Experts point out that 30% of Spanish young women and adolescents are smokers, which poses a "flattering" future if there is no cultural change.
According to recent research, it is estimated that by 2015 lung cancer affects more than 5,000 women in Spain. "This type of tumor is increasing among Spanish women because, mainly, the more they smoke (more cigarettes or more), the greater the risk of suffering it," said Dr. Pilar Garrido, head of the Medical Oncology Section of the Hospital Ramón y Cajal of Madrid, member of the Board of Directors of the SEOM and the GECP, within the framework of the 5th Conference 'Oncological Milestones: The Best of 2010', an initiative for Residents and Youth Attachés that has the auspices of the Spanish Society of Medical Oncology (SEOM) and with the collaboration of AstraZeneca.
"Lung cancer is the only tumor whose mortality continues to increase among Spanish women," said the specialist, who said that, since the mid-1990s, lung cancer mortality has increased by 2% compared to that of rest of tumors that have descended. "This is mainly due to the rising consumption of tobacco in this group, which reaches up to 30% in young women and adolescents, a percentage higher than the European average and to continue this way we have a very unflattering future," he added.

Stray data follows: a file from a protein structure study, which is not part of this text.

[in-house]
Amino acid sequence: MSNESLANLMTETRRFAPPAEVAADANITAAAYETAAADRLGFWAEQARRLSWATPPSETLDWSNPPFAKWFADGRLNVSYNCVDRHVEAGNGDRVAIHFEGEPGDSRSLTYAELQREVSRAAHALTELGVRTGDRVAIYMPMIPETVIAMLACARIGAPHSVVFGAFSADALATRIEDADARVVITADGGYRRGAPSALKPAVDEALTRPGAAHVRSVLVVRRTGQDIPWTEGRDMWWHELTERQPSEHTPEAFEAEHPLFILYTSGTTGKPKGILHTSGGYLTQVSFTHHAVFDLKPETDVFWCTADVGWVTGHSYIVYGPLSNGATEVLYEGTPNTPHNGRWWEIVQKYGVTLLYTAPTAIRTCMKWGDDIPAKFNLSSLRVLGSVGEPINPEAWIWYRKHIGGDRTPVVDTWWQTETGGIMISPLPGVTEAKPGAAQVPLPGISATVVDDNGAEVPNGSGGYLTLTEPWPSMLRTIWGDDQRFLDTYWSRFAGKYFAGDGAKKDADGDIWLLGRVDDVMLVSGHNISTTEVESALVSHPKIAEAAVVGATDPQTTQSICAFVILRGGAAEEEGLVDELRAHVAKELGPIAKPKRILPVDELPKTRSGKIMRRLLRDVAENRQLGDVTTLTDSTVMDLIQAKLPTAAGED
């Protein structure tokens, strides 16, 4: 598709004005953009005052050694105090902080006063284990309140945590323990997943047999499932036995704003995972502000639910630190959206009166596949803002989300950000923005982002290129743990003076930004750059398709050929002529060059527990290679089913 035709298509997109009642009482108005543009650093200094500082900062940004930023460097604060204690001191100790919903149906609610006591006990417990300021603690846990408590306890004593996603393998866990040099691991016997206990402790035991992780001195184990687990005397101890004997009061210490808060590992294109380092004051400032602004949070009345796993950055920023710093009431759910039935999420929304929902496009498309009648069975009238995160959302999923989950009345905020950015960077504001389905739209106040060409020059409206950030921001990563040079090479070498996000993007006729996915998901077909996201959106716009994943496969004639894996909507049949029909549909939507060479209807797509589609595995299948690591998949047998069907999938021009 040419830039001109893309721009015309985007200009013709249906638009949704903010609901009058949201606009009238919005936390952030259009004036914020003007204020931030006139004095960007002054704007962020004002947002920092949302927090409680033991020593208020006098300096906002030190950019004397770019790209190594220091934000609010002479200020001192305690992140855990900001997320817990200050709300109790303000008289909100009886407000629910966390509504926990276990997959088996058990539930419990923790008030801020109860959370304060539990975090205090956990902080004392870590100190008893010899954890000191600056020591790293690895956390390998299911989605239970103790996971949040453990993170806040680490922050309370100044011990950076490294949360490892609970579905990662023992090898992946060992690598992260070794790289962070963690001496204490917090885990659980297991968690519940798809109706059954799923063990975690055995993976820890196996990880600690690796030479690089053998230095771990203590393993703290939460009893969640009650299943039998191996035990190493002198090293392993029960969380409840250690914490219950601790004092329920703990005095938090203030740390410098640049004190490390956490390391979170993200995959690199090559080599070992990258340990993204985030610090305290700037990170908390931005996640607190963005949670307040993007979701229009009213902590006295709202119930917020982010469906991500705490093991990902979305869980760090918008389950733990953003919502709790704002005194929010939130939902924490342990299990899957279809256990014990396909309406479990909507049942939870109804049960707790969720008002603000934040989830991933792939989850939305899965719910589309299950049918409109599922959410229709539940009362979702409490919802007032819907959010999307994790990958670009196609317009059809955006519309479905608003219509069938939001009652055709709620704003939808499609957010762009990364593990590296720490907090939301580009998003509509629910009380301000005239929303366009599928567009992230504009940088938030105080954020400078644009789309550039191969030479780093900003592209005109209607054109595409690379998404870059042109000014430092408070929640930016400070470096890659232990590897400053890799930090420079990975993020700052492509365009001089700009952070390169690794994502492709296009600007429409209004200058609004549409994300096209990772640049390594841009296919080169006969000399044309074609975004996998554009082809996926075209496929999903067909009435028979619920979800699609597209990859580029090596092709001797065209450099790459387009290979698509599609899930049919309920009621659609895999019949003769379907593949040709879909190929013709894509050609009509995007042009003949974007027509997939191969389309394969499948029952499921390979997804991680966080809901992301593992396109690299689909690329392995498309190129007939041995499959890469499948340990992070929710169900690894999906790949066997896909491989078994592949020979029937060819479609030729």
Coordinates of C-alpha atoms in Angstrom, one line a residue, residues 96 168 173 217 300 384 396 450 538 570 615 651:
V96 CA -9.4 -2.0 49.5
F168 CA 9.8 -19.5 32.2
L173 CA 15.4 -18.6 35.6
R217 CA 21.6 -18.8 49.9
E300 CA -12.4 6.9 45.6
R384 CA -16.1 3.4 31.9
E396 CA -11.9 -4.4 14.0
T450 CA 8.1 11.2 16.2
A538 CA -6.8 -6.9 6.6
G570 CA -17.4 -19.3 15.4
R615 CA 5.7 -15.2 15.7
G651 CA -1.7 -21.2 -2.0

In the opinion of Dr. Garrido, "women are not at all aware of the effects of smoking and are very confused when they think that lung cancer is a disease of men." Therefore, he argued, "it is necessary a cultural change in our society and transmit to the entire population that tobacco only hurts."
On the other hand, regarding the new advances, this oncologist highlighted a consideration: "the treatment will not be the same for all patients. The objective is to know the predominant alteration in each patient and to treat it in a specific way, that is, to try to make the therapeutic approach as individualized as possible ".